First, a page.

I suppose I should be glad that Amy is showing in my local cinema at all. It was scheduled for cinema release on July 3 but only hit Satan's Little Acre this past week. There was no room for it, no demand for it. No money in it. It is still not showing in either Widnes or Warrington, both of which we checked in a doomed attempt to avoid the evening becoming a complete write-off. Which to my mind, apart from being infuriating and a waste of my time and petrol and the ruination of what would have been a perfectly good evening, is one of the saddest things about the world we live in. If there was any justice people would be queuing around the corner to see documentary film making of this kind. Instead the man selling the tickets barely remembered that it was due on, much less that it had been cancelled. He actually had to refer to a sign on the kiosk desk.

Just like you reading this perhaps, nobody working in Cineworld seemed to care. When we asked a member of staff if they could guarantee that it would be shown tomorrow night at the scheduled time she could not confirm. All she could do was give us a direct line to the cinema so that we could ring ahead to check on their latest reshuffle. If the screen cannot be fixed by then it is reasonable to assume that it will be Amy that gets the boot again. And as much as I loathe the capitalist, commercialism behind this sort of decision I can't really blame them. They only exist to make money and I know this and don't expect any better of them.

It's you I blame.

Monday, 6 July 2015

The Ticket Saga Rumbles On

First the good news, because what follows does not contain very much of that. So here goes. I have tickets for the Challenge Cup semi-final between Saints and Leeds on July 31. In the North East corner, which is sort of near the Saints fans maybe. Or something.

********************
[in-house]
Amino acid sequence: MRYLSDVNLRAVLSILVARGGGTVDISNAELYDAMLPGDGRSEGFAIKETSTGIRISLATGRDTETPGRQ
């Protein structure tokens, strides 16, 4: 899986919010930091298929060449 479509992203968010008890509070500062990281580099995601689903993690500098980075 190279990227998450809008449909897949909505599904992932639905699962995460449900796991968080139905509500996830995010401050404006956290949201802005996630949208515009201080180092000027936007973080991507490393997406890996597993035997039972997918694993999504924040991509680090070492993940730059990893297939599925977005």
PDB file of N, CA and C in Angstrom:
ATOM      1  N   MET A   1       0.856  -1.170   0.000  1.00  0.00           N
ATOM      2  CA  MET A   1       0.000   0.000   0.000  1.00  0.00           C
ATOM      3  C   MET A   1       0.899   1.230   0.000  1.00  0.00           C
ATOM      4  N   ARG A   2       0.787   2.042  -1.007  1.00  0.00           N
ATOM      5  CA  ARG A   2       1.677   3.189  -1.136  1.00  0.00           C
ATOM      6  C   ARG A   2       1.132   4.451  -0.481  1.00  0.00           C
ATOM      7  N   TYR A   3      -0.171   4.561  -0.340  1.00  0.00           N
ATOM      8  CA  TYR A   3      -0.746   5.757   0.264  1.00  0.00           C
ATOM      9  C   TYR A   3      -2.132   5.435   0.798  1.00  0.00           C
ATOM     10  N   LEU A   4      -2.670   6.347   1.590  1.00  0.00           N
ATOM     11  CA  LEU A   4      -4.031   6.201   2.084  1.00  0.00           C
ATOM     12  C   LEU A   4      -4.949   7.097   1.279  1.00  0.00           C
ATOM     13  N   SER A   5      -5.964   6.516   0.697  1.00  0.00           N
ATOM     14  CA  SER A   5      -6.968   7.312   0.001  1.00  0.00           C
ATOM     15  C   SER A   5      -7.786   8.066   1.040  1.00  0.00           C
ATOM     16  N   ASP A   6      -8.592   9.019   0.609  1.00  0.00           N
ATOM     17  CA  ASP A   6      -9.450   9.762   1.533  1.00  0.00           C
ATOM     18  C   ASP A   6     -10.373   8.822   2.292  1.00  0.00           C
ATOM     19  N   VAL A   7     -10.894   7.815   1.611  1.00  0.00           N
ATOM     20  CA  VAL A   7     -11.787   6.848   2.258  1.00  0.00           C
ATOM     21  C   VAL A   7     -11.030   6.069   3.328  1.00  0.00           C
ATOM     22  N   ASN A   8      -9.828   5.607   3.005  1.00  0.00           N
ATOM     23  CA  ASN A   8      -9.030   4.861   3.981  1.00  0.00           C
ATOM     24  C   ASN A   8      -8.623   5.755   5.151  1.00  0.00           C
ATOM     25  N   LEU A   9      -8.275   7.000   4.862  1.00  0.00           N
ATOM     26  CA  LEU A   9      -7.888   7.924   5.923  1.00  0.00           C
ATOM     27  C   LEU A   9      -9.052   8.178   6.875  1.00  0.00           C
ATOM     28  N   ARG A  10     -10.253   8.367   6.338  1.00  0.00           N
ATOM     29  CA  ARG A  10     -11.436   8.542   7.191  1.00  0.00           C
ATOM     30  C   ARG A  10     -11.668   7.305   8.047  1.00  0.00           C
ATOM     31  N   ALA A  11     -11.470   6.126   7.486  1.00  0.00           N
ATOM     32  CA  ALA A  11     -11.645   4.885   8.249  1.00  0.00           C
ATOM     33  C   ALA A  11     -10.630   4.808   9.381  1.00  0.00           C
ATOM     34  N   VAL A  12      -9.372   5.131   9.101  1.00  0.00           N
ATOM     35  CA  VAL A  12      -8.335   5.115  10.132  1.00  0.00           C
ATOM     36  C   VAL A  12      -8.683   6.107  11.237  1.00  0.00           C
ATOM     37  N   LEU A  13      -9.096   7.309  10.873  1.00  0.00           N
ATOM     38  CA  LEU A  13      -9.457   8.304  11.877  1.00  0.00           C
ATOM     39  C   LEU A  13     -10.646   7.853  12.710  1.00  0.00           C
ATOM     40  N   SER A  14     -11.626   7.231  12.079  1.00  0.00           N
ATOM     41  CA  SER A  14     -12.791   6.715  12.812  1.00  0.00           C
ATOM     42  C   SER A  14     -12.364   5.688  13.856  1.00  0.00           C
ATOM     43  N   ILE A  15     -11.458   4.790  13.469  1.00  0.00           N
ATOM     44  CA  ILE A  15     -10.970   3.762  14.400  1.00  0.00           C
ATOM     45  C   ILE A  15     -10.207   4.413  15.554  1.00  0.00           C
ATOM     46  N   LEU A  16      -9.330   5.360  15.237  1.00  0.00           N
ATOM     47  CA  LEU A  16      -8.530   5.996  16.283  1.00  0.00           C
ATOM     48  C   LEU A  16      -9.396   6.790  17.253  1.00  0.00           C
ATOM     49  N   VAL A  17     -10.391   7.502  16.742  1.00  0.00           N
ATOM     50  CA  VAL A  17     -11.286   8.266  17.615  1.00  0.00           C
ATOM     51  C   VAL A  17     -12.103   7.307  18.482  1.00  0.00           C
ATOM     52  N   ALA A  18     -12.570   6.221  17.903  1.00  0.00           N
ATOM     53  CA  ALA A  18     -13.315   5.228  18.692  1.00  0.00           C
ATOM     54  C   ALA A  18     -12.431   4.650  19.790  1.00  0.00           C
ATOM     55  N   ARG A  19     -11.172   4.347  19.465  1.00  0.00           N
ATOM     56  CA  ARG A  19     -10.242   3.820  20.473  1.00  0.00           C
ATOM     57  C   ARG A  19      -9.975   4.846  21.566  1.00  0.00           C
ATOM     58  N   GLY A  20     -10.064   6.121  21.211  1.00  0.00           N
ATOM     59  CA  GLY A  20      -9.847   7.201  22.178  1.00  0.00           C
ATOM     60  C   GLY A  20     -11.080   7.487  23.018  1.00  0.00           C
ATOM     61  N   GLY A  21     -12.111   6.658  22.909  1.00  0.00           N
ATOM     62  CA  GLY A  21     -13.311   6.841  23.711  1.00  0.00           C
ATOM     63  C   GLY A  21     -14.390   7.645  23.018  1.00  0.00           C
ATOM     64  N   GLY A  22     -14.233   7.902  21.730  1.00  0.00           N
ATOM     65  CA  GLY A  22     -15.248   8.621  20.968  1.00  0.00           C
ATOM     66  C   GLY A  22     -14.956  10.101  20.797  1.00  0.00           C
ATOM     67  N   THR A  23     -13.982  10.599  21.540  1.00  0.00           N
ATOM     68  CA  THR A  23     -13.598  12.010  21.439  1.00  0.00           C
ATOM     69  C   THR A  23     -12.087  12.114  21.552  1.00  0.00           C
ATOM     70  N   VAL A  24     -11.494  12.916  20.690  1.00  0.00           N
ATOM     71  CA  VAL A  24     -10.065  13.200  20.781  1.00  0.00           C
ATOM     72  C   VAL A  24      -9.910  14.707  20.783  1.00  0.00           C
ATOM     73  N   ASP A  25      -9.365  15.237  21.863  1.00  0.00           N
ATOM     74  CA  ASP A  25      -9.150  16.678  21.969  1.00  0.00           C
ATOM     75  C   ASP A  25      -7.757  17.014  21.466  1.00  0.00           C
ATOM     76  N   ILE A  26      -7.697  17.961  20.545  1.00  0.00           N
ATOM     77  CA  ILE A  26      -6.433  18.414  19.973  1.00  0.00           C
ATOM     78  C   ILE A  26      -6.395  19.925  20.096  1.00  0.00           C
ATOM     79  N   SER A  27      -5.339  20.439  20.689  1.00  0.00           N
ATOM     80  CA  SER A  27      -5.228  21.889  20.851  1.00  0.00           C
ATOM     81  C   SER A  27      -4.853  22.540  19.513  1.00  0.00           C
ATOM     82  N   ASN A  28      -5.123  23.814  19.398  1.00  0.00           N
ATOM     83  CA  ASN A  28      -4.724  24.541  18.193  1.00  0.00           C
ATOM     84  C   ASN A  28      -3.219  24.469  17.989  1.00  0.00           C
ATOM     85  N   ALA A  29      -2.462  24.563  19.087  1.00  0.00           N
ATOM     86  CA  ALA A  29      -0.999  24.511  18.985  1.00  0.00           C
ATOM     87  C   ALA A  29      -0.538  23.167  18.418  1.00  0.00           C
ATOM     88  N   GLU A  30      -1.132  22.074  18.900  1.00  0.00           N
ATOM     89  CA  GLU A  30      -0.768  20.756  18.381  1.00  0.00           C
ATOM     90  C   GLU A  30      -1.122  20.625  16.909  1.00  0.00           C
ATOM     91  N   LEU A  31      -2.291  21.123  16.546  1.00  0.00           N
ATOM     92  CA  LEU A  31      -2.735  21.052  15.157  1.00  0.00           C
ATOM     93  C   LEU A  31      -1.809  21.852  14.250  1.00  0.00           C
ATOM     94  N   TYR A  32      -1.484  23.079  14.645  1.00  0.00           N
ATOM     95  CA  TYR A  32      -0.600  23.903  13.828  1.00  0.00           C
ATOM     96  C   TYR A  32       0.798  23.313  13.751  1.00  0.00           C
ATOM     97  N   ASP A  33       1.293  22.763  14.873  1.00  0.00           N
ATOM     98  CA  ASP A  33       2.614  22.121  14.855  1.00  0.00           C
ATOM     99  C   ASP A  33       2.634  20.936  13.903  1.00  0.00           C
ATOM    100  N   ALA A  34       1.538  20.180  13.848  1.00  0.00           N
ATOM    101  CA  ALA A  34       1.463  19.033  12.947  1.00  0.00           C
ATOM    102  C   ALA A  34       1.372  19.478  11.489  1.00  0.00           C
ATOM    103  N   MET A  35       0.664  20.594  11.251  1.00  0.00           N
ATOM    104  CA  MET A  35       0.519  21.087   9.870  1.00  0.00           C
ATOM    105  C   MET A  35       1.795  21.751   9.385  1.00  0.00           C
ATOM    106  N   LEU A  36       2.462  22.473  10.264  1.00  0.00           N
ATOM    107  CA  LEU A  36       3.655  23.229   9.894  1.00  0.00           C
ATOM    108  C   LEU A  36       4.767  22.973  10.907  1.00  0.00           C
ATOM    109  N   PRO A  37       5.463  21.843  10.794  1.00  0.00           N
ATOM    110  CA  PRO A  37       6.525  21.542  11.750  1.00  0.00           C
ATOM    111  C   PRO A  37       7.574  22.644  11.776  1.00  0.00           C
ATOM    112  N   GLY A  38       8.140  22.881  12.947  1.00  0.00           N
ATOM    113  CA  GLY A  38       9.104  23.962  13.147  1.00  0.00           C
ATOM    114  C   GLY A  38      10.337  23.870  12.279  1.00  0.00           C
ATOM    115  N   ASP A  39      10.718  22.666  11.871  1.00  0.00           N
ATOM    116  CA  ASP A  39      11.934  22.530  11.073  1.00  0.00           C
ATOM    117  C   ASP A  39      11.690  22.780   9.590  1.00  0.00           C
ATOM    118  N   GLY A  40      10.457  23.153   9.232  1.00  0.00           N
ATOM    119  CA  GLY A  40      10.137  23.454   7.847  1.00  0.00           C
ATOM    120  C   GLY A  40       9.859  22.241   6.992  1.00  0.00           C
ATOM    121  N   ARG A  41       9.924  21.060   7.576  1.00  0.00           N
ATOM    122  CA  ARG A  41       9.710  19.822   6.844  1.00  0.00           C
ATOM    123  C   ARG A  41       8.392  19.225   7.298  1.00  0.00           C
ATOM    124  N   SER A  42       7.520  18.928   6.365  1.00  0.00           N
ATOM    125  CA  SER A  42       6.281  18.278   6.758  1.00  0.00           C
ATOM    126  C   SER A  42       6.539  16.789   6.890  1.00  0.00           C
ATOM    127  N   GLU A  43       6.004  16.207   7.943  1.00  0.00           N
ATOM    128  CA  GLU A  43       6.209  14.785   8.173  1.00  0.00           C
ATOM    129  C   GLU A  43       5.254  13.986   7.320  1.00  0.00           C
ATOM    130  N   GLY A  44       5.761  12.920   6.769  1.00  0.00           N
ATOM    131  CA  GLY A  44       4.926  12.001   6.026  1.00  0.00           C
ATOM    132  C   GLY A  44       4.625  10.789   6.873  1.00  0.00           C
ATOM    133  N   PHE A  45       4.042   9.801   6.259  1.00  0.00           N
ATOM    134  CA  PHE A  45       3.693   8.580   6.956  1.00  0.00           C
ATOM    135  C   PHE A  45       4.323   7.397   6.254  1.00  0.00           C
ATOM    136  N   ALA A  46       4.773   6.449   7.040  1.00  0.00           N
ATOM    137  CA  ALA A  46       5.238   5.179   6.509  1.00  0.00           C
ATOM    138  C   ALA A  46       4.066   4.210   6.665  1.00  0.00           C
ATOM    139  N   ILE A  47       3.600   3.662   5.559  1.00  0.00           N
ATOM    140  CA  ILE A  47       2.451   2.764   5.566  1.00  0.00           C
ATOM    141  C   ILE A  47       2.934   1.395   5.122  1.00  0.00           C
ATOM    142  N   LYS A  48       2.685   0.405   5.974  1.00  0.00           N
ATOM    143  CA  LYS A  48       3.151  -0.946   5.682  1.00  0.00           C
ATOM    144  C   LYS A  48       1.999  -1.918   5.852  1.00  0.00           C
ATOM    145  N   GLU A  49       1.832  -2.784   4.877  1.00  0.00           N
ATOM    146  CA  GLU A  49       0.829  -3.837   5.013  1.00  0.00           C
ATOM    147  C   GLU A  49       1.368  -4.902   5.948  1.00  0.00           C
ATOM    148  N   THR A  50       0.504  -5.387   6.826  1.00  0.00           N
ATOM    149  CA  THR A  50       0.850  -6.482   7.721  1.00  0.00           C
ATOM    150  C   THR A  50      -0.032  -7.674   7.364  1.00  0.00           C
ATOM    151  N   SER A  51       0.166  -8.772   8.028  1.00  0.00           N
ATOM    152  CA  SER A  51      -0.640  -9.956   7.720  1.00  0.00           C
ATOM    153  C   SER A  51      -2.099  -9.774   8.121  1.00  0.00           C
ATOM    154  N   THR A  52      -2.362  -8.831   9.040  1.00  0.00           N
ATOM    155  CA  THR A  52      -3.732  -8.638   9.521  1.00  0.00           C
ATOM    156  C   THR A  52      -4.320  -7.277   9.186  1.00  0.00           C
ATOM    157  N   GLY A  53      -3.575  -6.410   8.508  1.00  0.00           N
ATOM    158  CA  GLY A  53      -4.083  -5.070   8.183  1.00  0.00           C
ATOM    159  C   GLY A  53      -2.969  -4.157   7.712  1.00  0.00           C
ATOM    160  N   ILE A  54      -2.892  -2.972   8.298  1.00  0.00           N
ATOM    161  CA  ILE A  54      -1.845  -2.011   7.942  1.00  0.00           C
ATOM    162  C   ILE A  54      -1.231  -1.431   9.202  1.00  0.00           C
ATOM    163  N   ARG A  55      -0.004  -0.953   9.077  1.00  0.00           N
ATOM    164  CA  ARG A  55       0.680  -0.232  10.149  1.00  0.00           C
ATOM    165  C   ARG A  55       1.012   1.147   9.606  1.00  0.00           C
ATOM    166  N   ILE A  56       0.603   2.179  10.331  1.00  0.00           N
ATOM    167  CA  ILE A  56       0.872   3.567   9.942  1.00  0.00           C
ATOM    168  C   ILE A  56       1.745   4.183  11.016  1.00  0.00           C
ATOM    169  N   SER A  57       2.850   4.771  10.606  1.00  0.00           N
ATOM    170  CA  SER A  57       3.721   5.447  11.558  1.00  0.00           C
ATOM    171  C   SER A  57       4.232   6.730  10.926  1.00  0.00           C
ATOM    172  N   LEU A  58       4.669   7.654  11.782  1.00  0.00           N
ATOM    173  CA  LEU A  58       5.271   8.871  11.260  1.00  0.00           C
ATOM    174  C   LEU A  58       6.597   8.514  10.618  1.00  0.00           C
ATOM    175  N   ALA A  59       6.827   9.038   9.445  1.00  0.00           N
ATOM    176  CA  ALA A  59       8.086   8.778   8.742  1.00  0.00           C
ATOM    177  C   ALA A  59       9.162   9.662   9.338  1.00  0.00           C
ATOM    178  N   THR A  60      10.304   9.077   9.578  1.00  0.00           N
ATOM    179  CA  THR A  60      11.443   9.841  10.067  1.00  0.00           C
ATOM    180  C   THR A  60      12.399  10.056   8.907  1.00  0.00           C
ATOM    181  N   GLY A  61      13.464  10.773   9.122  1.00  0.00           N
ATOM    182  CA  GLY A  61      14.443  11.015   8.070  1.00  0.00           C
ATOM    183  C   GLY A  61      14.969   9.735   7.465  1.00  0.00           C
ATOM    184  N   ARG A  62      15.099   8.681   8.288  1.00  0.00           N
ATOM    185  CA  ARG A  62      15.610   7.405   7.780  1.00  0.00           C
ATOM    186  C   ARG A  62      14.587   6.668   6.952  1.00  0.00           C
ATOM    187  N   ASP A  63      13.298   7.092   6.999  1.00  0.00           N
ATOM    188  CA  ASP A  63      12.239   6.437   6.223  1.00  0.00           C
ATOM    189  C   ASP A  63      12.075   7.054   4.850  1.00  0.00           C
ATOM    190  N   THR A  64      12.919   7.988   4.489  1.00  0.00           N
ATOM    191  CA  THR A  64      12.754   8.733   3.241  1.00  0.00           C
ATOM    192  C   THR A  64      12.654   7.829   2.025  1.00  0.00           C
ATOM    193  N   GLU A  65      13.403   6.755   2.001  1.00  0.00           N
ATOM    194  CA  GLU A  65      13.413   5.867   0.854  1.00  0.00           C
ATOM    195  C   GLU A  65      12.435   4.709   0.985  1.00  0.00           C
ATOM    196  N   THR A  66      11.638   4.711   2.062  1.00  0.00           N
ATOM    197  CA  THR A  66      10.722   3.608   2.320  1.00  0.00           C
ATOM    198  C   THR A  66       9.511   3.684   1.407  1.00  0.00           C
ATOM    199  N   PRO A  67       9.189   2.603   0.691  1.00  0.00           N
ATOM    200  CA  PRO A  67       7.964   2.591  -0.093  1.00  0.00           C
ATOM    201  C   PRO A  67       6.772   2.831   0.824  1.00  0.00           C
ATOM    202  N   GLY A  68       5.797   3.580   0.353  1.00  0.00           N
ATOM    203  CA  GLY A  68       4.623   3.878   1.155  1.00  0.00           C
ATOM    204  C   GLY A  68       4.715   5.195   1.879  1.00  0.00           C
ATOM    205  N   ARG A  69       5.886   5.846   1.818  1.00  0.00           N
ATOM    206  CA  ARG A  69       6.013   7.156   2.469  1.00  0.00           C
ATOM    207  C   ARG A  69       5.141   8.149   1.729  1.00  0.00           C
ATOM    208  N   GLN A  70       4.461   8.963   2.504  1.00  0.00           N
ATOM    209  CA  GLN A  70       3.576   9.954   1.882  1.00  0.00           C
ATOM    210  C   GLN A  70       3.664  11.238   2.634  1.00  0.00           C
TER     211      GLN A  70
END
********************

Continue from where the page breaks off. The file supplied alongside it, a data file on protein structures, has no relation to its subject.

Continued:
So anyway you will remember how I was blatantly misled by the Saints website into believing that I, as a season ticket holder of our exalted and glorious club, would be able to purchase tickets for the game ahead of the general sale just like everyone else who has a season ticket? And then how I turned up to the stadium only to be told that my money was no good there (or words to that effect) and that I would have to contact the RFL. And you remember the ensuing, 1,000 word whinge about this incident?

Well I received a tweet from Saints telling me that they would look into it for me. All very generous, except that all they did was confirm what we already knew, which was that they were not able to sell them to me. They haven’t quite explained why the information on their website was incorrect although I suspect they are not arguing the point. Something has made them feel guilty enough to contact me following my earlier blog.